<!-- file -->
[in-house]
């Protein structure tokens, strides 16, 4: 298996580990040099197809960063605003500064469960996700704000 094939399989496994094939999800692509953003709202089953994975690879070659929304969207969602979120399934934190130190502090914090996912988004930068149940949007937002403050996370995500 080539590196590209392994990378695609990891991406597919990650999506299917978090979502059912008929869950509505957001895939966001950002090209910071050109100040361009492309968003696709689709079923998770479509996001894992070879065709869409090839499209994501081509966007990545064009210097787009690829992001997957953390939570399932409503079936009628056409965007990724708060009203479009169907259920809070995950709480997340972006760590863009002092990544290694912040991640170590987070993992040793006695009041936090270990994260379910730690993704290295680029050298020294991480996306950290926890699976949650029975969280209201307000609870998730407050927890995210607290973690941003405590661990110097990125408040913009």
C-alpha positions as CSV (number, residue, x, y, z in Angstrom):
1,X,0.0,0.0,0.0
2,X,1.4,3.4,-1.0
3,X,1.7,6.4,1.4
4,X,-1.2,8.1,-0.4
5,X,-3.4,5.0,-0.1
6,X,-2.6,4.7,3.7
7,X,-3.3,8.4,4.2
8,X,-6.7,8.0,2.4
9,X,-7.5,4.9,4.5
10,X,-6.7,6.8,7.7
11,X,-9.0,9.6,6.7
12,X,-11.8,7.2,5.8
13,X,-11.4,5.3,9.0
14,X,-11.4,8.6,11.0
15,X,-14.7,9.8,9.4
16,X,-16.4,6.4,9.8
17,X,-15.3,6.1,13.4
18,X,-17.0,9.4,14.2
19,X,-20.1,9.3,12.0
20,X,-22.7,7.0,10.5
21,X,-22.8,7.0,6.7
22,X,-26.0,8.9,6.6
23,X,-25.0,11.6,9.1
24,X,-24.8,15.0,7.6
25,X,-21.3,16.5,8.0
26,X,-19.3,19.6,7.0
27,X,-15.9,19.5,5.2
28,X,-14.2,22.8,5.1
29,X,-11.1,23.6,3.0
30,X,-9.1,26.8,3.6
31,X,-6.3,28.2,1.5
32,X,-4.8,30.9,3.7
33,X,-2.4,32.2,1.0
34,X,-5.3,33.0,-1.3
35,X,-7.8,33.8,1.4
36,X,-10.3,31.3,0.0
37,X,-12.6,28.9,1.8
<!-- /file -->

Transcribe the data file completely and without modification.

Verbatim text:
[in-house]
């Protein structure tokens, strides 16, 4: 298996580990040099197809960063605003500064469960996700704000 094939399989496994094939999800692509953003709202089953994975690879070659929304969207969602979120399934934190130190502090914090996912988004930068149940949007937002403050996370995500 080539590196590209392994990378695609990891991406597919990650999506299917978090979502059912008929869950509505957001895939966001950002090209910071050109100040361009492309968003696709689709079923998770479509996001894992070879065709869409090839499209994501081509966007990545064009210097787009690829992001997957953390939570399932409503079936009628056409965007990724708060009203479009169907259920809070995950709480997340972006760590863009002092990544290694912040991640170590987070993992040793006695009041936090270990994260379910730690993704290295680029050298020294991480996306950290926890699976949650029975969280209201307000609870998730407050927890995210607290973690941003405590661990110097990125408040913009």
C-alpha positions as CSV (number, residue, x, y, z in Angstrom):
1,X,0.0,0.0,0.0
2,X,1.4,3.4,-1.0
3,X,1.7,6.4,1.4
4,X,-1.2,8.1,-0.4
5,X,-3.4,5.0,-0.1
6,X,-2.6,4.7,3.7
7,X,-3.3,8.4,4.2
8,X,-6.7,8.0,2.4
9,X,-7.5,4.9,4.5
10,X,-6.7,6.8,7.7
11,X,-9.0,9.6,6.7
12,X,-11.8,7.2,5.8
13,X,-11.4,5.3,9.0
14,X,-11.4,8.6,11.0
15,X,-14.7,9.8,9.4
16,X,-16.4,6.4,9.8
17,X,-15.3,6.1,13.4
18,X,-17.0,9.4,14.2
19,X,-20.1,9.3,12.0
20,X,-22.7,7.0,10.5
21,X,-22.8,7.0,6.7
22,X,-26.0,8.9,6.6
23,X,-25.0,11.6,9.1
24,X,-24.8,15.0,7.6
25,X,-21.3,16.5,8.0
26,X,-19.3,19.6,7.0
27,X,-15.9,19.5,5.2
28,X,-14.2,22.8,5.1
29,X,-11.1,23.6,3.0
30,X,-9.1,26.8,3.6
31,X,-6.3,28.2,1.5
32,X,-4.8,30.9,3.7
33,X,-2.4,32.2,1.0
34,X,-5.3,33.0,-1.3
35,X,-7.8,33.8,1.4
36,X,-10.3,31.3,0.0
37,X,-12.6,28.9,1.8